That.is.insane.

 

I don’t even see close relatives that live far away. And while agribusiness is SC’s largest industry, over 90% of our food is still imported. I just can’t even with those numbers. If we can tip those scales – even a little bit – then we have done a better job at not only supporting local farmers and our local economy, but helping the environment as well. Bonus points for seeking out organic farmers!

 

Hoop House, Compost in my Shoe

I love the hoop house tunnels! Photo by Libby Williams.

 

So all of this leads me to tell you, supporting farmers is a no brainer in the efforts of eating local.

 

As for me, I get my farmshare from my local farmer, Jim Martin of Compost in my Shoe. If you aren’t familiar with Jim….well take a seat, because I have got a lot to say.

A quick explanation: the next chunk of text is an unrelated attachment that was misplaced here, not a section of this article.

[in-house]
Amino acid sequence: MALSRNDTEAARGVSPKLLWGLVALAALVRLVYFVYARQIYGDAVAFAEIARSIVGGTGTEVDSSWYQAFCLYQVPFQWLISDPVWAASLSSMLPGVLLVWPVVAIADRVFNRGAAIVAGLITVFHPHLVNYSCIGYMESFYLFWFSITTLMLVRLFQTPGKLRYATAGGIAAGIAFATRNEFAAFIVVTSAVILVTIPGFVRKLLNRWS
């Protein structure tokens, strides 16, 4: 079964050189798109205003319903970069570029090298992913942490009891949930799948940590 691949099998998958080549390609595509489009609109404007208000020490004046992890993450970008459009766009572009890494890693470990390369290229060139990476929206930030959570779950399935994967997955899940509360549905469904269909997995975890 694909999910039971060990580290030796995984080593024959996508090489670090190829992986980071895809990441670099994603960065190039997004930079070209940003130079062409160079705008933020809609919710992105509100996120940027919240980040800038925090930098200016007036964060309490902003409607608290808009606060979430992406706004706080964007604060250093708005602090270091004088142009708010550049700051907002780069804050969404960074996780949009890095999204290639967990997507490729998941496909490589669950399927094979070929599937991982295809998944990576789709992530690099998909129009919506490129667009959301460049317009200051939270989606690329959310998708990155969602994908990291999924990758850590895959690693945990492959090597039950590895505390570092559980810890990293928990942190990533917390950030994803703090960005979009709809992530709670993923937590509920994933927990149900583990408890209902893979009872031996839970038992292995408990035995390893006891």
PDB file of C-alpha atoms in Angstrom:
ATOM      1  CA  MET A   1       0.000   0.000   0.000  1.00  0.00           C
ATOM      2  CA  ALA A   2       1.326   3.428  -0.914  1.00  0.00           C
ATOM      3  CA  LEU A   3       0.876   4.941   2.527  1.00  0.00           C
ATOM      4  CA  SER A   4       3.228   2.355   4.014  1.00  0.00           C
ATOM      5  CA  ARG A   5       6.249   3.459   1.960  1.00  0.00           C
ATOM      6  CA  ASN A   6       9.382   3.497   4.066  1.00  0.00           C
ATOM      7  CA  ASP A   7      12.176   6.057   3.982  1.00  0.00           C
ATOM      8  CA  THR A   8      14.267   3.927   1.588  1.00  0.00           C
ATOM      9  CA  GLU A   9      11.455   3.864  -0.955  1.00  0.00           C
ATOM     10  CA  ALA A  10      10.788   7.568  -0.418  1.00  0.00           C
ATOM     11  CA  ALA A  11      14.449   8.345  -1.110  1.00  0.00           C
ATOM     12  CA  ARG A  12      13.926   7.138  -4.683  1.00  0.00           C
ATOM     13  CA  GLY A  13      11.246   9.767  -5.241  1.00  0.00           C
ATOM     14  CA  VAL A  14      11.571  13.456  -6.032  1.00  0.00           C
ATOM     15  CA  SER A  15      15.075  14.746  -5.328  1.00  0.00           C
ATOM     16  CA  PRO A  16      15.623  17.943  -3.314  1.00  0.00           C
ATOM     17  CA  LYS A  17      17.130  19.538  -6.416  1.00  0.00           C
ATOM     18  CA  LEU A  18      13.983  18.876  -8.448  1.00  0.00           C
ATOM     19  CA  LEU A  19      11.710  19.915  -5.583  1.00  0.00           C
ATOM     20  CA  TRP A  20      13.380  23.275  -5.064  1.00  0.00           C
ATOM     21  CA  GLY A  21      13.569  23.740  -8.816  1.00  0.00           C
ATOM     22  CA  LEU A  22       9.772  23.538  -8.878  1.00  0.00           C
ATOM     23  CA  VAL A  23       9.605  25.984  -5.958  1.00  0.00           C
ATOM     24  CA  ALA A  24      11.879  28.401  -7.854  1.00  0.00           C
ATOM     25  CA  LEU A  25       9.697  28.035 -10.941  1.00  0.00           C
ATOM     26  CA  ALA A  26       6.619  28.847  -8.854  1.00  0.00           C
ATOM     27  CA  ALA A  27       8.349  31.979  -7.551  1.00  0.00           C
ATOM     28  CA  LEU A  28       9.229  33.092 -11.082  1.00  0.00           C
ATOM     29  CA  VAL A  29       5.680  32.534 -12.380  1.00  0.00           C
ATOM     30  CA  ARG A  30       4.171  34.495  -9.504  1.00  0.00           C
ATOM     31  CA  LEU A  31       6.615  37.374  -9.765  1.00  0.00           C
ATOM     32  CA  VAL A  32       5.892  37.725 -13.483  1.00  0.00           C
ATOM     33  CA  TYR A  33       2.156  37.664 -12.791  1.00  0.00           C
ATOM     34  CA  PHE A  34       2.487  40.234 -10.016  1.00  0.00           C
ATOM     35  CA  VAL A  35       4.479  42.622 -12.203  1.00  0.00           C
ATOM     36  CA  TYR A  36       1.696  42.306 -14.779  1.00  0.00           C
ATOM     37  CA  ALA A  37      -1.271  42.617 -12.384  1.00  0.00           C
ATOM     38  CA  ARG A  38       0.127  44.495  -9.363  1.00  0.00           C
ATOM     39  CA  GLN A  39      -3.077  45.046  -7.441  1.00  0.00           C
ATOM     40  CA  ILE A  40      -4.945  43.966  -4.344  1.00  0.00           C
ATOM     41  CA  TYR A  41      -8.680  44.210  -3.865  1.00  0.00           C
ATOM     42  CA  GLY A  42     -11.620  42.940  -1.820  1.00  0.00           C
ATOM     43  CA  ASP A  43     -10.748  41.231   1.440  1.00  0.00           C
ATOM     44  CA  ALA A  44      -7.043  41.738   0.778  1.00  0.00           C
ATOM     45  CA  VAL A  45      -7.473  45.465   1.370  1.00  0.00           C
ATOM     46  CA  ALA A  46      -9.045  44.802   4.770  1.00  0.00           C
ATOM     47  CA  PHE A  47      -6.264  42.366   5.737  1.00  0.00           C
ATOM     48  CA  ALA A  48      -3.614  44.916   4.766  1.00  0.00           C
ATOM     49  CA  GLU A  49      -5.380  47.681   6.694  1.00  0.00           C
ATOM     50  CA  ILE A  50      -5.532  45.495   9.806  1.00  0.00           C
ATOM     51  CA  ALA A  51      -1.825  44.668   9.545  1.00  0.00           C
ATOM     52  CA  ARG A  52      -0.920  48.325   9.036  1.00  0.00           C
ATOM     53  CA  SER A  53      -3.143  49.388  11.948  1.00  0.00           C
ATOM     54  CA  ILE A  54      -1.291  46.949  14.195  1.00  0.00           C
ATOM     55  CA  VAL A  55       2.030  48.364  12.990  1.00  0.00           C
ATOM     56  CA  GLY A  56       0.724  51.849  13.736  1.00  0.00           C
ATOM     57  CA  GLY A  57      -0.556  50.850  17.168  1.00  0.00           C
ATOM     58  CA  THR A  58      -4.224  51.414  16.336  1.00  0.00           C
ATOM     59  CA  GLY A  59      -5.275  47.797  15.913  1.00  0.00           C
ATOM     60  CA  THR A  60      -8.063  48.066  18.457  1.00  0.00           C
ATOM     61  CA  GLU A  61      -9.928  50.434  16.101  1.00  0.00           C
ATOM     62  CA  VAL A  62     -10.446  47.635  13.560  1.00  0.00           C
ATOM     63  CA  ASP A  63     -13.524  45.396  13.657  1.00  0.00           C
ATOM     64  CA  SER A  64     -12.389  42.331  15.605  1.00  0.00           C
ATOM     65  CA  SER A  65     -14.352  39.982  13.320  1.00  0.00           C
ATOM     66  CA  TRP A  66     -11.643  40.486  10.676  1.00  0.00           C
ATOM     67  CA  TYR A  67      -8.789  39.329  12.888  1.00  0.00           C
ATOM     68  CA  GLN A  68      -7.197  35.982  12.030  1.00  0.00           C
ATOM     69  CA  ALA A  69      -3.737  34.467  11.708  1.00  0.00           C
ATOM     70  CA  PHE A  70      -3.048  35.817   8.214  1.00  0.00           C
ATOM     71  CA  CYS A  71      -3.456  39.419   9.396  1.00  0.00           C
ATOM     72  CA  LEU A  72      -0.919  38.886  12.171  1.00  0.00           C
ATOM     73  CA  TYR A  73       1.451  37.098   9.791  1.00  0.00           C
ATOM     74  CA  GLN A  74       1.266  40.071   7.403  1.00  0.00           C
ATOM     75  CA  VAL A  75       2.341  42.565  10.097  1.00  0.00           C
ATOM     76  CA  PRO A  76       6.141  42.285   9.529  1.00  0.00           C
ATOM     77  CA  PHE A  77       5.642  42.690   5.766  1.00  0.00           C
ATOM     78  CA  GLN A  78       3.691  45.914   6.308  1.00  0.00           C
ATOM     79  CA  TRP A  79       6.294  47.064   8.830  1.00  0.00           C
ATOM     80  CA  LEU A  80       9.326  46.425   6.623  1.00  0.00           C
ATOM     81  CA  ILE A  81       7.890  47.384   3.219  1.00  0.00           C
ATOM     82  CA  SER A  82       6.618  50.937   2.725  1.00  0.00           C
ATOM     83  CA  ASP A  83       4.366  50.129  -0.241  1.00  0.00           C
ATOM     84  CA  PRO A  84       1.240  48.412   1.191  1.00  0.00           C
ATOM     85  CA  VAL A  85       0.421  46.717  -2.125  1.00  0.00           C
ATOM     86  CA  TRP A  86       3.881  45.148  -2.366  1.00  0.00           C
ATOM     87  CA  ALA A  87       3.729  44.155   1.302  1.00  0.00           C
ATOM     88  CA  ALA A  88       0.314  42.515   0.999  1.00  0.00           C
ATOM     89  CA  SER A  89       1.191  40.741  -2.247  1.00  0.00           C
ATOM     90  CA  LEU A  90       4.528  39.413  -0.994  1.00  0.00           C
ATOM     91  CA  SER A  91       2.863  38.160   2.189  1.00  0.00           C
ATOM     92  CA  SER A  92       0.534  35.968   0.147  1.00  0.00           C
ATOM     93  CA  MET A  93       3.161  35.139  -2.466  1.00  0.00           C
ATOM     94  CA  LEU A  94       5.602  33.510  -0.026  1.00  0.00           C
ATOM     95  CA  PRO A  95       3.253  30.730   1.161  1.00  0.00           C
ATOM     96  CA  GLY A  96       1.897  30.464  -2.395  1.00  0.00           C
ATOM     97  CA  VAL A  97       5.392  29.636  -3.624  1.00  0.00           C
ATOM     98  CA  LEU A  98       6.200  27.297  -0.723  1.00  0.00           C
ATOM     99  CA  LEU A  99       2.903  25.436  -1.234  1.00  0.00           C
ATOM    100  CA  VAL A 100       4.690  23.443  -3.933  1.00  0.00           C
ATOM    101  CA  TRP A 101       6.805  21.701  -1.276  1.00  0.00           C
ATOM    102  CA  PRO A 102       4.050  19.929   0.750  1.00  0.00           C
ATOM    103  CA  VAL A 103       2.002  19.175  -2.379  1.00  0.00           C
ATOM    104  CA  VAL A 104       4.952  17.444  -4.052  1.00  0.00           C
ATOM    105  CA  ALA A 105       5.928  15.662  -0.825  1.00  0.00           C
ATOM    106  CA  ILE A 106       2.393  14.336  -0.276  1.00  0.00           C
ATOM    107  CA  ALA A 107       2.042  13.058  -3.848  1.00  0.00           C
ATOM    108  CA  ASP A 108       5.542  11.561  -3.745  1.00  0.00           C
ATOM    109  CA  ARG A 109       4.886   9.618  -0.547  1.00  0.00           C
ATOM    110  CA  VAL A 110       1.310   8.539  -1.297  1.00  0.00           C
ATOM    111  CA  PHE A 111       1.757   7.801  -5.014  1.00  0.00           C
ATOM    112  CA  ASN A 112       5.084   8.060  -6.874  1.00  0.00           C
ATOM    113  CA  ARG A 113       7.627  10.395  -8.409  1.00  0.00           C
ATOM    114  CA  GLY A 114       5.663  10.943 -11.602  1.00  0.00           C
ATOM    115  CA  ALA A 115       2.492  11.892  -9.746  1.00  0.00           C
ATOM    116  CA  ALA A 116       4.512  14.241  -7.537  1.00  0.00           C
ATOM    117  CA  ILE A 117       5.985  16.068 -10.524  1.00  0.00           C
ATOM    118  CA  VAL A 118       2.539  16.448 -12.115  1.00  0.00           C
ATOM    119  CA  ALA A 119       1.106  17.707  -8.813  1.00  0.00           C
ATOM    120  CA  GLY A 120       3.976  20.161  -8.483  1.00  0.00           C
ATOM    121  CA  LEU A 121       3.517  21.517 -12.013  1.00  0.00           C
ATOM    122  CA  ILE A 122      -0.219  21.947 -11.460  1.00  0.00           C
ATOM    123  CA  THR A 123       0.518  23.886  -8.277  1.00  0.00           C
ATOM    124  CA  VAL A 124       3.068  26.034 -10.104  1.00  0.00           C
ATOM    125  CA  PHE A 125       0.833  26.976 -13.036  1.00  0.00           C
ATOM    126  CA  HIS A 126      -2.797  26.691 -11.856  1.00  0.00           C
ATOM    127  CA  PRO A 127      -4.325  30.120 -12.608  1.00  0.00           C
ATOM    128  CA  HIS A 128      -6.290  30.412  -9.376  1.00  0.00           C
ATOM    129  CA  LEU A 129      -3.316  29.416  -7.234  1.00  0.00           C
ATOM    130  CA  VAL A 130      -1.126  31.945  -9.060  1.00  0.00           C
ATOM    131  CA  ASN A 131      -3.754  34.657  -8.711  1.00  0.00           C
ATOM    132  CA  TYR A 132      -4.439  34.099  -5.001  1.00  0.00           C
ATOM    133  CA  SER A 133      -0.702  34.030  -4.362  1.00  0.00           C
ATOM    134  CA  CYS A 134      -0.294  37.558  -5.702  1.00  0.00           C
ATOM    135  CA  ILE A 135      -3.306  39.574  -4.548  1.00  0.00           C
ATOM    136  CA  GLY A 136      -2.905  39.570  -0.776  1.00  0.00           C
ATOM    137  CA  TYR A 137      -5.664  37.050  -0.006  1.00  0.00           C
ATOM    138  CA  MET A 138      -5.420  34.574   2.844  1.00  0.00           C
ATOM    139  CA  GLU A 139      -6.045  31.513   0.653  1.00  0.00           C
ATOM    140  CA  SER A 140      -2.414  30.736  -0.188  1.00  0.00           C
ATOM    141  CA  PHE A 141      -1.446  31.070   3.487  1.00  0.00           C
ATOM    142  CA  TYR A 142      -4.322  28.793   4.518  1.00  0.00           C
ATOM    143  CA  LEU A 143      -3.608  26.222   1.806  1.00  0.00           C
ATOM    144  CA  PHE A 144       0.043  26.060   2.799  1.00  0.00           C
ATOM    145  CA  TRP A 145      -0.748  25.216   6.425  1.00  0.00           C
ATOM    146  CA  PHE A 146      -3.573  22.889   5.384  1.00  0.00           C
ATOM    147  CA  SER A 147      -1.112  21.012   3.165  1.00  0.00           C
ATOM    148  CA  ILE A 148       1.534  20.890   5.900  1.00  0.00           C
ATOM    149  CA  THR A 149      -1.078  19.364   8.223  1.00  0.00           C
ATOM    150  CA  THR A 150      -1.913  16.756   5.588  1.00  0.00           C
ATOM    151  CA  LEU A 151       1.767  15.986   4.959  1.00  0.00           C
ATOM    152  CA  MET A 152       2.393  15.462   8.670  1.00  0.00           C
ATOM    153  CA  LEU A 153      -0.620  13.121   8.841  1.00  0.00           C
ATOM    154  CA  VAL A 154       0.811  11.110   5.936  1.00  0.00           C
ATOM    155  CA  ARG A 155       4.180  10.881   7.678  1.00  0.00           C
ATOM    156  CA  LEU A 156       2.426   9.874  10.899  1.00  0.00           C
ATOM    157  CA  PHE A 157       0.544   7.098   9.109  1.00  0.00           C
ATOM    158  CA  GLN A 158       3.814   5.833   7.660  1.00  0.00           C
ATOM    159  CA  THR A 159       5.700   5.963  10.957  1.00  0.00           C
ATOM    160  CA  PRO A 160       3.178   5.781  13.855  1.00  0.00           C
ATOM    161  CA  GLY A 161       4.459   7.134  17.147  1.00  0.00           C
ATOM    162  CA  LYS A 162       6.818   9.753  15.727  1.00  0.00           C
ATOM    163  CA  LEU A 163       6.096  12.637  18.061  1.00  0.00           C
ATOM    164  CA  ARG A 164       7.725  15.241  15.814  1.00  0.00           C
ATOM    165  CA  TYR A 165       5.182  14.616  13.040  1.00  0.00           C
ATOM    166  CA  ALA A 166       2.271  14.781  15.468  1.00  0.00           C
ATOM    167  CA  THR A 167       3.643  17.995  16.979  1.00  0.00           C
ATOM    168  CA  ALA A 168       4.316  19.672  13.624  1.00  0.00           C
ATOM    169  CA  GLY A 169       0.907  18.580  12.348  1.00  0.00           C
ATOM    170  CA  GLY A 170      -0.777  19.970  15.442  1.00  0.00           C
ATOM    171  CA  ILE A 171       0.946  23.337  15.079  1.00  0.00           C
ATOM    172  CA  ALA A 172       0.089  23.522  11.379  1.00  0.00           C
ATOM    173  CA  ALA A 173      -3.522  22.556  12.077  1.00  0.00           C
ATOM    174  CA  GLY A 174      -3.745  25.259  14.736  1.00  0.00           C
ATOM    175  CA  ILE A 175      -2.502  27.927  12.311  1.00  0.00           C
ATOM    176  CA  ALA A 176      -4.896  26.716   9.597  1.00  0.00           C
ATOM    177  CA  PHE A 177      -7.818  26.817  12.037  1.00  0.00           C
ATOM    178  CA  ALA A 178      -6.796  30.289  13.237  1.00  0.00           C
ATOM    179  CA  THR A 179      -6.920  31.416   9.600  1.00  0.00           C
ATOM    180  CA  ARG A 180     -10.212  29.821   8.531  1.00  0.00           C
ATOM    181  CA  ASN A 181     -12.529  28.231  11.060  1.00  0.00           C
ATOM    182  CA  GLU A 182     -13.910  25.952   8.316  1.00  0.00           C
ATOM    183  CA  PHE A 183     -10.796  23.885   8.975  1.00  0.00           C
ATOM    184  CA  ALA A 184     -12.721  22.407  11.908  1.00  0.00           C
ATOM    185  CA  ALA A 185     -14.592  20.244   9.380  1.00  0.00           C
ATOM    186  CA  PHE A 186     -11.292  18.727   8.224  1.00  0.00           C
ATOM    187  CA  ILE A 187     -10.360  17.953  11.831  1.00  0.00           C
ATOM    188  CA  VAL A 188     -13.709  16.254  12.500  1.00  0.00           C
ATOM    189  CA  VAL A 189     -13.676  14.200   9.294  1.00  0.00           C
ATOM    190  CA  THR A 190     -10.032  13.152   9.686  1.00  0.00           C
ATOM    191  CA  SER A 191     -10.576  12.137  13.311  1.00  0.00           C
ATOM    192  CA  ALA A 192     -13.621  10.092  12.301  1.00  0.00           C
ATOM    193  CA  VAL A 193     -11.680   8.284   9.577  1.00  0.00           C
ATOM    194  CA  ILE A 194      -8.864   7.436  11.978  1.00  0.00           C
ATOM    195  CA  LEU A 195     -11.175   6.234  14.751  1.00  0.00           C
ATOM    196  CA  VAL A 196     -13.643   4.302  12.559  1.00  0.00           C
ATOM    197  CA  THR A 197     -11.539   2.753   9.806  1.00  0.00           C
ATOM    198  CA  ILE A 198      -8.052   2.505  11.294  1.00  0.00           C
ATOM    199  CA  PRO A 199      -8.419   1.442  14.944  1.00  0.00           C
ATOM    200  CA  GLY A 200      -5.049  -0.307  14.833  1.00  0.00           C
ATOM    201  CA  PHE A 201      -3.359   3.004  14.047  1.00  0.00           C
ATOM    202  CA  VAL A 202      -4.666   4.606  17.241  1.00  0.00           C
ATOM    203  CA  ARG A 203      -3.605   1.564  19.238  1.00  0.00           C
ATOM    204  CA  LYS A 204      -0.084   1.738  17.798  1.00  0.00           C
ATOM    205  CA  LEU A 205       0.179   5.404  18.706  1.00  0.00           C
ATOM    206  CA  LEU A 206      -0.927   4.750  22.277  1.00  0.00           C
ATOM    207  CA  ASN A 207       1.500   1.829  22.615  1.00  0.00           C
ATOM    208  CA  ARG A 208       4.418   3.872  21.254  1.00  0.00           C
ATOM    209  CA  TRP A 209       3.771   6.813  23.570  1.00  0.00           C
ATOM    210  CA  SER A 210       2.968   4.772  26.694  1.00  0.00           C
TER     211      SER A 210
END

Jim Martin of Compost in my Shoe.

Jim Martin of Compost in my Shoe. Photo by Libby Williams.

 

I have known Jim for about 10 years or so. I have watched him farm for most of that time – first in his backyard, then on to the fields and pastures of our lovely barrier islands. After a few moves, Jim is now settled into a lovely farm out on Johns Island where he grows and cultivates some of the most beautiful organic produce you will ever see. I have spent the past years photographing his process, and I can tell you why his produce is so good: it’s because he cares for it meticulously. They plant without heavy machinery, harvest by hand, and wash (actually, more like bathe. Those lucky plants get bathed!) every piece of produce that comes out of his farm. Everything is cultivated by organic methods – which is not only better for you…it’s better for the whole planet, people! It’s an entire process that yields the most tender and delicious vegetables I have ever tasted. This isn’t an exaggeration. Even my 14 year old knows the difference between his vegetables and everything else.